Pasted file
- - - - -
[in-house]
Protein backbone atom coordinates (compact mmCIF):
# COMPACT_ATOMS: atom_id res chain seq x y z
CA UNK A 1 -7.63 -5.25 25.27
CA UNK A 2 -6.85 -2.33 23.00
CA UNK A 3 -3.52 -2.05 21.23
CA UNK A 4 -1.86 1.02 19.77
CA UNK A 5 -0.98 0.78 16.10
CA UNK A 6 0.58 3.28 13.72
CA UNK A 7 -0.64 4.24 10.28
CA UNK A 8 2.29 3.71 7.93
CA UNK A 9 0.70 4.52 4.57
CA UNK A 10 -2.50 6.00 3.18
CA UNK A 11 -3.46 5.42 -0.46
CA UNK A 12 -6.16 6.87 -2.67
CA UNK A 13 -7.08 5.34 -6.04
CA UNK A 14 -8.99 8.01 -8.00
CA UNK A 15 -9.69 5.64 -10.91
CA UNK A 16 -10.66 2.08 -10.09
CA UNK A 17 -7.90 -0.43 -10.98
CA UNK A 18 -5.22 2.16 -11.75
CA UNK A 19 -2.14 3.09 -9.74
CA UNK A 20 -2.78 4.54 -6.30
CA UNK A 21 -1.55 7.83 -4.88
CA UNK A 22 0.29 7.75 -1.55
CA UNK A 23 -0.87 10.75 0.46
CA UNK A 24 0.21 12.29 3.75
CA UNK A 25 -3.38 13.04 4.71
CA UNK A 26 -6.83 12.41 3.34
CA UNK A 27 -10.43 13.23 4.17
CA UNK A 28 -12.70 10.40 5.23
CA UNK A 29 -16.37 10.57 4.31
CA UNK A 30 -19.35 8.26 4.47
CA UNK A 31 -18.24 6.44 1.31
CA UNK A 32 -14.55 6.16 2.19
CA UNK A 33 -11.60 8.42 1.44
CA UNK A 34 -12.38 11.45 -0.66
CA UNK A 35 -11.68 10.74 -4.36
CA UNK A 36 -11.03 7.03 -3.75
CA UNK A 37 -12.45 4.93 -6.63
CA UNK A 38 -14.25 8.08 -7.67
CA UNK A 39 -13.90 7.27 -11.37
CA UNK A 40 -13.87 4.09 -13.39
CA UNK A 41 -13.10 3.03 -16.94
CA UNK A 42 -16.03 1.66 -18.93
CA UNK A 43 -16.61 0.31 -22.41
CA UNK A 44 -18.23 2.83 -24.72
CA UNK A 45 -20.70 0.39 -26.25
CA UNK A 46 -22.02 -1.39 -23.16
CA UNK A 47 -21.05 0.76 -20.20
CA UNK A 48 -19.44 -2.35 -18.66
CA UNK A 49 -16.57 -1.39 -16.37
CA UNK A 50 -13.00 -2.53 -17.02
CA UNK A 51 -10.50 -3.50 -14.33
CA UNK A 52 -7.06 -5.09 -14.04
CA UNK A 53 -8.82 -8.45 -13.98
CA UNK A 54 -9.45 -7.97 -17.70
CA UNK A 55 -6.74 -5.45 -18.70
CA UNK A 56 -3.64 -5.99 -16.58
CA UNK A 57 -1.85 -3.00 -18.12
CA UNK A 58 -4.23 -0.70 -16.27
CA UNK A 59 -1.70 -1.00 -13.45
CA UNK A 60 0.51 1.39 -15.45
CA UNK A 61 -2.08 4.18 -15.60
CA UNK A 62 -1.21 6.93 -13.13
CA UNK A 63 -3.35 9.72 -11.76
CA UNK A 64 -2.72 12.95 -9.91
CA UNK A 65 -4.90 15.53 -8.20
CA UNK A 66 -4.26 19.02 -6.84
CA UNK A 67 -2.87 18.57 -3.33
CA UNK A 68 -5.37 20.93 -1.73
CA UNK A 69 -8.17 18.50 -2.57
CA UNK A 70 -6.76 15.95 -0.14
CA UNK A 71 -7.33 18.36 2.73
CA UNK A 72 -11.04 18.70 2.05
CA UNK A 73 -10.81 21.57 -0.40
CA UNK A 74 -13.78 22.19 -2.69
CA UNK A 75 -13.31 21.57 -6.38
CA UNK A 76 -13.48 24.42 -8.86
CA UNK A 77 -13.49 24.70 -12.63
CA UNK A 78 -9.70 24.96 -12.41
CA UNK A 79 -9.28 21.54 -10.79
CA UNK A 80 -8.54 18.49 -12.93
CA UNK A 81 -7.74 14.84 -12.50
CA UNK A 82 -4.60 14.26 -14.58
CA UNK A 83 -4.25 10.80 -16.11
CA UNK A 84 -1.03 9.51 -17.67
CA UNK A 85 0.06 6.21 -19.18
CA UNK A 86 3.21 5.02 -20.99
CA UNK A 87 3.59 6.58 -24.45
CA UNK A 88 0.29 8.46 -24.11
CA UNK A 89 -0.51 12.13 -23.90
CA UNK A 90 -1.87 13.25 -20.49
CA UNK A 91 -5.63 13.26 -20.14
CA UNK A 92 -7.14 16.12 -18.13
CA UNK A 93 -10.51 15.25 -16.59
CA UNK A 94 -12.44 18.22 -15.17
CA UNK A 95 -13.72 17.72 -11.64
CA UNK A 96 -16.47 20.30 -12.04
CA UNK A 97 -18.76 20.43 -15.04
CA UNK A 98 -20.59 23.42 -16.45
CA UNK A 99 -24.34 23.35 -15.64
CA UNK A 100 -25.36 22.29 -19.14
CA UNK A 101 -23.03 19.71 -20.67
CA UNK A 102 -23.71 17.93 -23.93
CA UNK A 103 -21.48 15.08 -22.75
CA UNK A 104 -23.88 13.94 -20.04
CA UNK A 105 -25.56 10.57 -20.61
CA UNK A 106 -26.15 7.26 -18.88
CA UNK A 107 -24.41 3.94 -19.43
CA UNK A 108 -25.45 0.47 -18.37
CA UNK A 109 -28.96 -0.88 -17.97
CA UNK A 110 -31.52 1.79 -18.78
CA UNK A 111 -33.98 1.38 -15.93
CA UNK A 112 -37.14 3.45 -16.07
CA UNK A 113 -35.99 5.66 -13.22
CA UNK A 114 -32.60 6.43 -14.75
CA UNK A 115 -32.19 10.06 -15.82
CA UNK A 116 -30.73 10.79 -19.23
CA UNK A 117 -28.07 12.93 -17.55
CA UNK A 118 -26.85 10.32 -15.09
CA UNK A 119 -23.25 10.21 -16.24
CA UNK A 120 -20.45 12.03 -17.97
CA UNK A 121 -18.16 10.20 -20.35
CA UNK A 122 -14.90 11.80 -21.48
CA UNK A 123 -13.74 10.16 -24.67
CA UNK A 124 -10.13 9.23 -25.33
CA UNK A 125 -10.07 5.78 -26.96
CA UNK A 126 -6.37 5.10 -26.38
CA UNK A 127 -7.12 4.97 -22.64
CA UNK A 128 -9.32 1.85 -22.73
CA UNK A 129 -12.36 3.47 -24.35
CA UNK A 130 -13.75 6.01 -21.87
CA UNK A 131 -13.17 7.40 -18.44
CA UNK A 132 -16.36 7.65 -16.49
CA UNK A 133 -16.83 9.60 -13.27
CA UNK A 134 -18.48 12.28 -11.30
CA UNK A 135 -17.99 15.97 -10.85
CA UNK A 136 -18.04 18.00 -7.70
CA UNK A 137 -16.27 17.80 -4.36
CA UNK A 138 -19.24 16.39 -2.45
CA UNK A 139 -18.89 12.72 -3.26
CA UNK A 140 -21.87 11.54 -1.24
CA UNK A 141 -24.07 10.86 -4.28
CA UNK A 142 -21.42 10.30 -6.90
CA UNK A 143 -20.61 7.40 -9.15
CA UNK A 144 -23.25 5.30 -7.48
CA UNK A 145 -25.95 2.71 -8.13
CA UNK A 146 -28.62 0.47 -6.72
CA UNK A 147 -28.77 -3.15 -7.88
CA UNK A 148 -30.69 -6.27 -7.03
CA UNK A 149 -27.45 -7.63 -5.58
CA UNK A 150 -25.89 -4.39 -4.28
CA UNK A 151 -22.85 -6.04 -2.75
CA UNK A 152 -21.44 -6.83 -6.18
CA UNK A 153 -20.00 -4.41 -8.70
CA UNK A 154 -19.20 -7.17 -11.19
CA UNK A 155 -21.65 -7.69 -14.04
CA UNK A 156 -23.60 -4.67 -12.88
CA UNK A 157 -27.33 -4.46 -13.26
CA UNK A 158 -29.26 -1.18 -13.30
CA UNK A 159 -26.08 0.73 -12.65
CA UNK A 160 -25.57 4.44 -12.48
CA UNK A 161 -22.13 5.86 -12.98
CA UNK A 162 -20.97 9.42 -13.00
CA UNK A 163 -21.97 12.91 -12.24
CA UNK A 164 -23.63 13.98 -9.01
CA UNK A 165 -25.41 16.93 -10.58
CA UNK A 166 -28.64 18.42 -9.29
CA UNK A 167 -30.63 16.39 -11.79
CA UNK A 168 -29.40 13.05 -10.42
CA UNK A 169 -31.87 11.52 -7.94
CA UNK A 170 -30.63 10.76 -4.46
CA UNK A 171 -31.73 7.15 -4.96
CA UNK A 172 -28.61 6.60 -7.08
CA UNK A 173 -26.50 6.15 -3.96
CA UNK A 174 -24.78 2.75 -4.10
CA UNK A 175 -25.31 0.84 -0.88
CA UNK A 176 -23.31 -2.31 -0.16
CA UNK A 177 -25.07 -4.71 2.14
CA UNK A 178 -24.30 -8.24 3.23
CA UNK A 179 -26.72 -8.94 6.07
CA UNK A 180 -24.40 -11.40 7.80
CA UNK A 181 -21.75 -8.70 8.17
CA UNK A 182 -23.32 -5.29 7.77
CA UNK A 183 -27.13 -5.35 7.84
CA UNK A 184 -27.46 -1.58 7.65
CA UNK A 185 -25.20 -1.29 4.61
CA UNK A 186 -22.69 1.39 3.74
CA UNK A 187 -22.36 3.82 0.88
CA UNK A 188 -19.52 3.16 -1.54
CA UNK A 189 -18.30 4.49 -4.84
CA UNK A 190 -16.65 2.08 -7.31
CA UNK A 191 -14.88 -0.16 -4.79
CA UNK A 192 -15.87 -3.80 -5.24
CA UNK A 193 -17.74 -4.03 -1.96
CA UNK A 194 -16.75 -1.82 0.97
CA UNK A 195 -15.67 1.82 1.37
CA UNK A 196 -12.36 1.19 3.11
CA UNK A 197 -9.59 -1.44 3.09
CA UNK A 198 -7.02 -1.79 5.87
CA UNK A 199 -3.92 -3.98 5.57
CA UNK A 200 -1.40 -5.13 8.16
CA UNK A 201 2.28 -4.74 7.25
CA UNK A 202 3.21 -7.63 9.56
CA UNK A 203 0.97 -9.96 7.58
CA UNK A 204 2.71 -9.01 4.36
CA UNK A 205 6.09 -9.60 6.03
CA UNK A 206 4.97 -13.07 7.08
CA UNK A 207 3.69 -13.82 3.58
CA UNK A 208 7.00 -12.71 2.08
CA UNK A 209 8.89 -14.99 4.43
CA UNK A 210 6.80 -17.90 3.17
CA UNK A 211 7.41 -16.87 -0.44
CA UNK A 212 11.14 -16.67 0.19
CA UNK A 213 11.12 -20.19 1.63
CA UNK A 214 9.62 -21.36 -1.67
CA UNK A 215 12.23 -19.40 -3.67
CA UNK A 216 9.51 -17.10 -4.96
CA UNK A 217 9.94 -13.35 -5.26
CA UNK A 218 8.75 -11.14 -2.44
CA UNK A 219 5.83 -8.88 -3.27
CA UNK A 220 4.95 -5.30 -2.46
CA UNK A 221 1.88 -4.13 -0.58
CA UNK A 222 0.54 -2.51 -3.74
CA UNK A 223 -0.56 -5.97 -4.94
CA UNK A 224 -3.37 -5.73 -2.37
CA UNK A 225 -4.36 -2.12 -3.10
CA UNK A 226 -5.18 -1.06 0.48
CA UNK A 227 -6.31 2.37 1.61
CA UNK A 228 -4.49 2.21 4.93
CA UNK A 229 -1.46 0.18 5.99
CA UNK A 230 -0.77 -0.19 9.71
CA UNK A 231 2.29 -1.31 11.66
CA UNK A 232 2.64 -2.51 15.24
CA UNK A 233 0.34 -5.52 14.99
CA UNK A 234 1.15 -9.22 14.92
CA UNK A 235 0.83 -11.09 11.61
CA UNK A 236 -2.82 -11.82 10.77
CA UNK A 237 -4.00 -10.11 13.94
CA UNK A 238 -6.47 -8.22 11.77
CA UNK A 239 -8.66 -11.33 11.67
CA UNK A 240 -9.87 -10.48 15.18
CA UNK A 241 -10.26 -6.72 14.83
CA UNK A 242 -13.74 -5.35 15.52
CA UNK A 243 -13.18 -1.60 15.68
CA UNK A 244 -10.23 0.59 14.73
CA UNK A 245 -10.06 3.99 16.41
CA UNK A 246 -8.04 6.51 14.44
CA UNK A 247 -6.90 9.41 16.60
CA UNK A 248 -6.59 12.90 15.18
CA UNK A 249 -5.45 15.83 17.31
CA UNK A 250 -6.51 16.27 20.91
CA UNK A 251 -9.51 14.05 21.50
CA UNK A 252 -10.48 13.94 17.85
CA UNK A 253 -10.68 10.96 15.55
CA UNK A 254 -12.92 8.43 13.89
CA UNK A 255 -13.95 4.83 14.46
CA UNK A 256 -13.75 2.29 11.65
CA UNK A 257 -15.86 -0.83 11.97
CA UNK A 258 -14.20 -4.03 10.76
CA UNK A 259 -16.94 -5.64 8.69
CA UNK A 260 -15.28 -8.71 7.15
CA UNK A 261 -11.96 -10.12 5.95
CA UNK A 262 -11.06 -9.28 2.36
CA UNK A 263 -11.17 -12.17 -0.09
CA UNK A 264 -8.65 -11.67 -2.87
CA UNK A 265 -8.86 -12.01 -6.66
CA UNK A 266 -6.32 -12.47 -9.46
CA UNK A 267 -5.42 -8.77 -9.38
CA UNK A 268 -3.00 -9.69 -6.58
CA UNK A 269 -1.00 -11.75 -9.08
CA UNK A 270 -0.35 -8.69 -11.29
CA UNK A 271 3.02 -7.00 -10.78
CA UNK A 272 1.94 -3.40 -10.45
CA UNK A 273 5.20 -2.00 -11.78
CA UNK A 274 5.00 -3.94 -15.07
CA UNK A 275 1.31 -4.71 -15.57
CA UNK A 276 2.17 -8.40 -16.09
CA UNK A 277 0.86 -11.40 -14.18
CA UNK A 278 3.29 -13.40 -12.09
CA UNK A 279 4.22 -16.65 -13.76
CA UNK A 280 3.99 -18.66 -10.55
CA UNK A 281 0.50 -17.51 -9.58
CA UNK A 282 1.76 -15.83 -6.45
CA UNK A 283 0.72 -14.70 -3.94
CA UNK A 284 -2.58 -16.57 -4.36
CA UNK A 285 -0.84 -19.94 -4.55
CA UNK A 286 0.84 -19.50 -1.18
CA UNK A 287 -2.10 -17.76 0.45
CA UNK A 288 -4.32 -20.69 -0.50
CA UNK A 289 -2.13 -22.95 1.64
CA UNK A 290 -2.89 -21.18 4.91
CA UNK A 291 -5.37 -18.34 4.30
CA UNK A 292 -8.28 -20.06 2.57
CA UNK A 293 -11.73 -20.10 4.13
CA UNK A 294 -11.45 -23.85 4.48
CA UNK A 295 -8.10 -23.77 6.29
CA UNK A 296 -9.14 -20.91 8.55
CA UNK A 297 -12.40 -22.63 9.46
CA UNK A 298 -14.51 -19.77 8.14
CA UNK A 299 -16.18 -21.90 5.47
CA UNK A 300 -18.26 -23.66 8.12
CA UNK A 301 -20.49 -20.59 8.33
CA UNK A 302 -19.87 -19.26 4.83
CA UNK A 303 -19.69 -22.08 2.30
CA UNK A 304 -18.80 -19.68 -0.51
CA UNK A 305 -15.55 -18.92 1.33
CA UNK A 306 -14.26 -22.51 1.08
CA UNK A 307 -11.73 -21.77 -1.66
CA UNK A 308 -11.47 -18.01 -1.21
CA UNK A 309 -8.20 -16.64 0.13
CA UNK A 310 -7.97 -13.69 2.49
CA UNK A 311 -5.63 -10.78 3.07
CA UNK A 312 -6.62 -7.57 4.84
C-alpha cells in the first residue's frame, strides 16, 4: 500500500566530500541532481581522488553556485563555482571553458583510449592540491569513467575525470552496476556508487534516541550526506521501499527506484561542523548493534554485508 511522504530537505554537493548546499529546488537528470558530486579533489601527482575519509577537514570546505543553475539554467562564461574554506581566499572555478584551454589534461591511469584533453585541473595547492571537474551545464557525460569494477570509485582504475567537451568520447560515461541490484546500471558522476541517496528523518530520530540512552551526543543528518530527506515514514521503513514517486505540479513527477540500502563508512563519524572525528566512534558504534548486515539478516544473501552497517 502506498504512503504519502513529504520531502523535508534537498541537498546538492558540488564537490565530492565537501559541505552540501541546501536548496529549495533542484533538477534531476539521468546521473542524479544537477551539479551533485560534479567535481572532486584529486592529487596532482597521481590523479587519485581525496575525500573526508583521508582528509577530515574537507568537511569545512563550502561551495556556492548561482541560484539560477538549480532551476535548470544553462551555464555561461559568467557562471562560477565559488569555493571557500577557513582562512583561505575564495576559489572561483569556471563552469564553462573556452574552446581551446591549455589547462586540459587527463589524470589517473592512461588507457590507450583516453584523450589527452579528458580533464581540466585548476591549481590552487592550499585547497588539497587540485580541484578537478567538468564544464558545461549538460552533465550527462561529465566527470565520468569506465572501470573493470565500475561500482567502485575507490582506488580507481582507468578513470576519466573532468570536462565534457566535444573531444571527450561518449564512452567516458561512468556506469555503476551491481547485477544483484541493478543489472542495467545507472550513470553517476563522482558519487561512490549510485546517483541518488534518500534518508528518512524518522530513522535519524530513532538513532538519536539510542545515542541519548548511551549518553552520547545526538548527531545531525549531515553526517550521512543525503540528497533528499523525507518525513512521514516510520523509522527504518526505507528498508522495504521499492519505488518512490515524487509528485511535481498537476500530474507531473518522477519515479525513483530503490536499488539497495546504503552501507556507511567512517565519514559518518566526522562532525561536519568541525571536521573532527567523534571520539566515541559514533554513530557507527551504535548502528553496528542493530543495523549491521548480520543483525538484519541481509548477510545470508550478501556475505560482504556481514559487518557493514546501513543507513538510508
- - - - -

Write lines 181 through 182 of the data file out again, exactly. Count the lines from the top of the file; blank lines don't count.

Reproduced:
CA UNK A 178 -24.30 -8.24 3.23
CA UNK A 179 -26.72 -8.94 6.07